- Cut out some needless work being done per-watch item. Should speed things up if only a little.
- Trimmed the installer somewhat. We were copying some useless files around. It was harmless but annoying.
- Tightened up the installer to give some better output on potential failures. I'm assuming everyone's installs have gone swimmingly as I've gotten a grand total of one (1) report of failure. (Sorry about that Zak!)
- Renamed the whole project to FNameAddin.
- If you've installed a previous version, it will be cleaner to uninstall that version before installing this one. This isn't strictly necessary, however.
- Irrational Games - Buy BioShock Infinite when it comes out. You know it's going to rock.
- Joe Sola - Thanks for all your help!
- Chris Kline - Thanks for your feedback.
- Everyone who has donated - Your contributions are greatly appreciated
For questions, praise, and admonishments, I can be reached at FNameAddin (AT) this website dot com.
Q: Who is this for?
A: Games industry programmers working with the Unreal Engine 3. You know who you are.
Q: Why did you write this?
A: I've been working on various UE3-based projects for the last 6+ years. Small helpers like this one accumulate into huge time savings.
Q: Isn't there already a solution for seeing FNames in the watch window?
A: There is, but it doesn't work for Xbox360 development. The existing Win32/Win64 solution works in the general case, but is incapable of the offset base-pointer correction.
Q: But your add-in will allow me to see FNames while debugging on the Xbox360?
A: Yes, it will.
Q: Do I have to make any changes to my Unreal codebase?
A: No. The FNameAddin does not require any code changes in your game project.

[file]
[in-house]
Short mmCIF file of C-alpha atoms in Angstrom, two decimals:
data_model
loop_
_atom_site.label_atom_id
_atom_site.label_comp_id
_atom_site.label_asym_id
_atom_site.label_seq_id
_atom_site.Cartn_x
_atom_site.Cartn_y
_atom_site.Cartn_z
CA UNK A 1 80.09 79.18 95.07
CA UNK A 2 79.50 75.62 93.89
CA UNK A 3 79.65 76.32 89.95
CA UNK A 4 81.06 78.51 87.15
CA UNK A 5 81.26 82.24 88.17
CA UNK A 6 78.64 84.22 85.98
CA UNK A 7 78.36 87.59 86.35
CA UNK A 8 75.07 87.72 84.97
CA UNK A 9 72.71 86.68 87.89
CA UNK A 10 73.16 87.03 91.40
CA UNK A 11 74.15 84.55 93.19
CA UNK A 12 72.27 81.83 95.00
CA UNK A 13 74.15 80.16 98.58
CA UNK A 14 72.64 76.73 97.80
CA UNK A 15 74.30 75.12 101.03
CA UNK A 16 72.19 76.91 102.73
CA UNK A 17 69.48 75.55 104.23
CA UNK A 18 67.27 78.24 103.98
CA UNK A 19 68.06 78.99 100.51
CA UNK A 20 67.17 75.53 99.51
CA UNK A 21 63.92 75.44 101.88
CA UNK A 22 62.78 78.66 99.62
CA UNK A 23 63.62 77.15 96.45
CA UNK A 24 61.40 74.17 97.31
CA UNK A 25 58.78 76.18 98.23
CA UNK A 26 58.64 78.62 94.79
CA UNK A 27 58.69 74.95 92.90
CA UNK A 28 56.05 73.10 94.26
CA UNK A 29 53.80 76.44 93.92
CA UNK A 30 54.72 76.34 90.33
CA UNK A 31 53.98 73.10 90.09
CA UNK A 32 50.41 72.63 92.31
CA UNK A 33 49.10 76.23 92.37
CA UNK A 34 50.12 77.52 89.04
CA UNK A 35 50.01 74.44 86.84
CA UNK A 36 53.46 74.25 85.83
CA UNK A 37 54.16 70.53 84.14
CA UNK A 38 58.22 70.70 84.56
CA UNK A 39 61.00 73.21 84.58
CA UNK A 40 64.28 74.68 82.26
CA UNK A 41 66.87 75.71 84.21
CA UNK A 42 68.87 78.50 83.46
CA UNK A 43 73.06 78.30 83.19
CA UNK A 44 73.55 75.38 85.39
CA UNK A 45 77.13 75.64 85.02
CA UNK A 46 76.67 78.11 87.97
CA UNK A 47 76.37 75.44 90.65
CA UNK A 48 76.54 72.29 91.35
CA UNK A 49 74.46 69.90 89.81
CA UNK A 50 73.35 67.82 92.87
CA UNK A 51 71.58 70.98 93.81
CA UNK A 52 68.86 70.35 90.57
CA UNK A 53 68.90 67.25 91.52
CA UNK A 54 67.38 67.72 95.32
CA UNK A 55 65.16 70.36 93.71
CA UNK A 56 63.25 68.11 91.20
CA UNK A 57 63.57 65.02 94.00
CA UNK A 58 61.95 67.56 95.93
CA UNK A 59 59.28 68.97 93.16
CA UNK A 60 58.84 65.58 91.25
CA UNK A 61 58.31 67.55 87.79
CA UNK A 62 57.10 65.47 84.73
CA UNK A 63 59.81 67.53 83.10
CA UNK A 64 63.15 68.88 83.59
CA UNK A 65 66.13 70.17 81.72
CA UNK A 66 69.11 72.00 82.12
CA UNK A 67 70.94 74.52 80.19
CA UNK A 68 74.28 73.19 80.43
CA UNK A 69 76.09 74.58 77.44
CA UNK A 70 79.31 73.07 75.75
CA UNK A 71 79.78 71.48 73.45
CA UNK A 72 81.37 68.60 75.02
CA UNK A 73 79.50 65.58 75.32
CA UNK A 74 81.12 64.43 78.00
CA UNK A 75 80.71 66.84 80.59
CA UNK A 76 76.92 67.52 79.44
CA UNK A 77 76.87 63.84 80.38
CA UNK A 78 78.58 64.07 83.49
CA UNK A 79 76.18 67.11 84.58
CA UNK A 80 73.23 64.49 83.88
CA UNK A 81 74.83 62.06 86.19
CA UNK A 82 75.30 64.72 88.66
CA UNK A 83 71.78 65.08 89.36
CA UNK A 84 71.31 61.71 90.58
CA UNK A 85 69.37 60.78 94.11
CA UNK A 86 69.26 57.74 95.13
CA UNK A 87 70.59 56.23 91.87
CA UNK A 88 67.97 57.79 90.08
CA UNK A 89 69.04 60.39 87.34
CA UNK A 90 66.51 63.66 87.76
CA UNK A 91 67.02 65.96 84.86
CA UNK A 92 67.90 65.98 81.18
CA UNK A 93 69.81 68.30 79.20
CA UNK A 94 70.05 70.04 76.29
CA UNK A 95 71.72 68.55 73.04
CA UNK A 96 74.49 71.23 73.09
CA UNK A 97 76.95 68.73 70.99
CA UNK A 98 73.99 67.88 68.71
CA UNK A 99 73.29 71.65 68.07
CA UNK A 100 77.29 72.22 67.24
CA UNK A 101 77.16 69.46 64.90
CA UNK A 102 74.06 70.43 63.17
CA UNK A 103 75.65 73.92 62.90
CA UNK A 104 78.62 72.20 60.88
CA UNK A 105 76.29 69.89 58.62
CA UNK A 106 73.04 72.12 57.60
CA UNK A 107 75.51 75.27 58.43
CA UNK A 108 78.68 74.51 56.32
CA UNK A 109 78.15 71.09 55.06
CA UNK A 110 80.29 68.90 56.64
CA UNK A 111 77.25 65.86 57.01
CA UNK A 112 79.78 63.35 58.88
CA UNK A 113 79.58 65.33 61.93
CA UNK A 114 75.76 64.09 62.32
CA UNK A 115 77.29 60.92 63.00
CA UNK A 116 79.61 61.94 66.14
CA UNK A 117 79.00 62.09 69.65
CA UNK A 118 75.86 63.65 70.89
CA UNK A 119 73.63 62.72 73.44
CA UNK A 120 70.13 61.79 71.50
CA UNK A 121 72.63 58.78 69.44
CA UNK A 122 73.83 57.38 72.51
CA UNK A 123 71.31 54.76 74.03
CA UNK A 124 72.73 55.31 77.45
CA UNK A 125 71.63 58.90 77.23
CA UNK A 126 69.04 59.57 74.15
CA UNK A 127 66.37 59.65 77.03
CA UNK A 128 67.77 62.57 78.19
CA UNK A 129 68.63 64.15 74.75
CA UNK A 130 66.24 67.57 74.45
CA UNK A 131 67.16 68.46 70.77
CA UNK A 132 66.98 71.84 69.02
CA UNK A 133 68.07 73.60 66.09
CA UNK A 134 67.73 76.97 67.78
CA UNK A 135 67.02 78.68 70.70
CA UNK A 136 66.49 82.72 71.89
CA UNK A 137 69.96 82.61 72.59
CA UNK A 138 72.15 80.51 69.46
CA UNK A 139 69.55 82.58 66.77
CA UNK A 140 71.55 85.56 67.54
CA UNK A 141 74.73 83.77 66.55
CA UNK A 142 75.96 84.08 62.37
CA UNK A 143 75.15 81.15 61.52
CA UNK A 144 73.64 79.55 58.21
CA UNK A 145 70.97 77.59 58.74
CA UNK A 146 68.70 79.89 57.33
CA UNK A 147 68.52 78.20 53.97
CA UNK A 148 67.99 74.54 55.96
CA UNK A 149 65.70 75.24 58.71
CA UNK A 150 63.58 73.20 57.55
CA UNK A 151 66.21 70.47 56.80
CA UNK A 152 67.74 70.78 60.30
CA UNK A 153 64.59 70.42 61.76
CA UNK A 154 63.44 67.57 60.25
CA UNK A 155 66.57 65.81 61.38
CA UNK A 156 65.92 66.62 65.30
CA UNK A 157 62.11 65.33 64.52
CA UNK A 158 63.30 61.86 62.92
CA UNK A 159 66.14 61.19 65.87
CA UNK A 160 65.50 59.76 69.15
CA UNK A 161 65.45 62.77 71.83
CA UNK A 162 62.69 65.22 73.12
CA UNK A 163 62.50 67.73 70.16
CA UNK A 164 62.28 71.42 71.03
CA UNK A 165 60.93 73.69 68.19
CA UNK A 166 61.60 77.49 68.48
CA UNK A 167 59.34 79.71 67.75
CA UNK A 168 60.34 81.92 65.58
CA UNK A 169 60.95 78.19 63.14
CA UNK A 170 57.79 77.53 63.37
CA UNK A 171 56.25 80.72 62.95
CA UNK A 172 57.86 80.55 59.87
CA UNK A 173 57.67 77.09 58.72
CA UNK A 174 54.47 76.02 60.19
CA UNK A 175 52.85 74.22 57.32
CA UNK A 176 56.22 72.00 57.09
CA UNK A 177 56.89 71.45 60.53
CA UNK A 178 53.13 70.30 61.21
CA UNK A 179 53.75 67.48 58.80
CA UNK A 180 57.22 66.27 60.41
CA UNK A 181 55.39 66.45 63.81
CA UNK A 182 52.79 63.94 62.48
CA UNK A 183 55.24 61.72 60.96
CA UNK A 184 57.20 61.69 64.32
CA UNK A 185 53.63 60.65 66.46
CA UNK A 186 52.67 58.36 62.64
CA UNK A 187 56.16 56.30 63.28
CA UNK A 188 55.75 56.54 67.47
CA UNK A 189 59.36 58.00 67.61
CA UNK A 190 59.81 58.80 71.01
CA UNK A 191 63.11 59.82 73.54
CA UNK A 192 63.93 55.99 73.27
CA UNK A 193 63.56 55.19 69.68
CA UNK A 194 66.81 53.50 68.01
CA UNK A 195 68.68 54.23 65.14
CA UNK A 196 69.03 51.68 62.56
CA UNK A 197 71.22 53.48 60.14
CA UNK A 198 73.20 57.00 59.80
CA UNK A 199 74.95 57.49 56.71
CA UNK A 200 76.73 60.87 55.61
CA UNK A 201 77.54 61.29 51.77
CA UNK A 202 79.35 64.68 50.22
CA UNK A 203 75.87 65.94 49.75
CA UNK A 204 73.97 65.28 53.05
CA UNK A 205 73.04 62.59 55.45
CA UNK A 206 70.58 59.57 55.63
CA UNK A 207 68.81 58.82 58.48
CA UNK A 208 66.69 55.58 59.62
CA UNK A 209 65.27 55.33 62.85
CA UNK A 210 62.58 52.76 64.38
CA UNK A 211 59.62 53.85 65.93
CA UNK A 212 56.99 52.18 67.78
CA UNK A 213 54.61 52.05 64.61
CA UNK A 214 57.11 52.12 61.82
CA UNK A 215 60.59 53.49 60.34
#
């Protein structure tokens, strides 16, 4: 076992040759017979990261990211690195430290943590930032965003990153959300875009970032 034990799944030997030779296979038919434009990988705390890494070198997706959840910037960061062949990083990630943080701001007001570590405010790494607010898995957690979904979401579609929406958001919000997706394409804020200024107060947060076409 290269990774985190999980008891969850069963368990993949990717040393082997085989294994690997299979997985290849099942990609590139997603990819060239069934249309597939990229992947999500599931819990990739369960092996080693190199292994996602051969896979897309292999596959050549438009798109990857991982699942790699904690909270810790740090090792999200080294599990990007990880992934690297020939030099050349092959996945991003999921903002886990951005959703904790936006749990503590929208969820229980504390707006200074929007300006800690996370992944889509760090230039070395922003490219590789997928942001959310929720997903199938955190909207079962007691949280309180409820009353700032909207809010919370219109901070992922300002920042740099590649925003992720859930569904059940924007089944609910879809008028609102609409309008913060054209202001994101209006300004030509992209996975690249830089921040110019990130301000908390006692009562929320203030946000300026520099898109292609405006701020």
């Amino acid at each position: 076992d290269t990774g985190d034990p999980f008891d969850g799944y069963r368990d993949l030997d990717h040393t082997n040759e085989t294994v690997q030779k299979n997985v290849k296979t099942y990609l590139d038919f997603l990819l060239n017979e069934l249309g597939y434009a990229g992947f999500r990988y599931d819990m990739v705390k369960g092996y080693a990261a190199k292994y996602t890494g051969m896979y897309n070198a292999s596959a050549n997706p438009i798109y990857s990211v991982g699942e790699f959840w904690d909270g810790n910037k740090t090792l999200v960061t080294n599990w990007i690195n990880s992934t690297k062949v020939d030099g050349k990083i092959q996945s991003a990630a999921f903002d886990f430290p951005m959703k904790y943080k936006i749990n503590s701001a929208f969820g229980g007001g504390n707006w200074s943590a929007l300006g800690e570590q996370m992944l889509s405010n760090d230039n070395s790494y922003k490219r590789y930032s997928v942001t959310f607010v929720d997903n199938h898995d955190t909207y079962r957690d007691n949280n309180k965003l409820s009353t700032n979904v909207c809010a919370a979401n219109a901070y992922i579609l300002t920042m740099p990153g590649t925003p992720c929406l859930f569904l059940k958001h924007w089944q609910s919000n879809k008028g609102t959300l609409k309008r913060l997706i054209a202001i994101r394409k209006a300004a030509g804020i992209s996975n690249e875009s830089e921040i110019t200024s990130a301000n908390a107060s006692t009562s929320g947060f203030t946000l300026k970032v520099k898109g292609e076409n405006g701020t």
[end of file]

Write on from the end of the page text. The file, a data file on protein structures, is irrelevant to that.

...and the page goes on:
Q: Do I have to edit my autoexp.dat files for this to work?
A: No, the installer will do that for you.
Q: Will the add-in allow me to see FNames when I'm debugging a crash dump?
A: Yes it can, but with one caveat. The crash dump must include the full process heap. The smaller "mini dump" option does not include the global FName table.
Q: This seems to be running a bit slower than the last version. What's up with that?
A: The offset base-pointer correction feature is a bit expensive. There is a caching mechanism to try to mitigate this problem, but it can still cause a noticeable lag. Fortunately, if you don't care about this feature and performance if a factor, you can simply disable it in the configuration dialog. If you need it again, it can be re-enabled on the fly without restarting your debugging session.
Q: I have the offset base-pointer correction feature turned on, but it doesn't work for some classes. Why not?
A: Assuming the pointer is otherwise valid, there is an unfortunate edge case in the Visual C++ linker. When this case occurs, the add-in is unable to gather all the information it needs to do the FName look-up. It's something I'm still actively researching, and I suspect it only happens rarely - exactly once in my test data.
Q: I use Epic's free UDK product and I don't have a source code license. Will the FNameAddin help me?
A: Not likely. The add-in is for use with Visual Studio's debugger only.
Q: I've made extensive changes to the core of the Unreal Engine. Will this work for me?
A: Likely, but it depends on the changes. If you've made substantial changes to the core FName or TArray systems, then things may not work out. I've tried to make the add-in resilient to small changes in memory layouts, but that only goes so far. Changes to UObject likely will not hurt anything.
Q: I've made some changes to the Unreal Engine core that are preventing the add-in from working as-is. Can you give me a special version that will work for me?
A: I will happily do that, but it is subject to my normal billing rate for consulting services. Contact me for details.
Q: Is this product endorsed or sanctioned by Epic Games?
A: Not even slightly.
Q: I found a bug! What now?
A: My contact information is above. Please send me as much information as you can.
Copyright © Jason Weiler 2011. All Rights Reserved.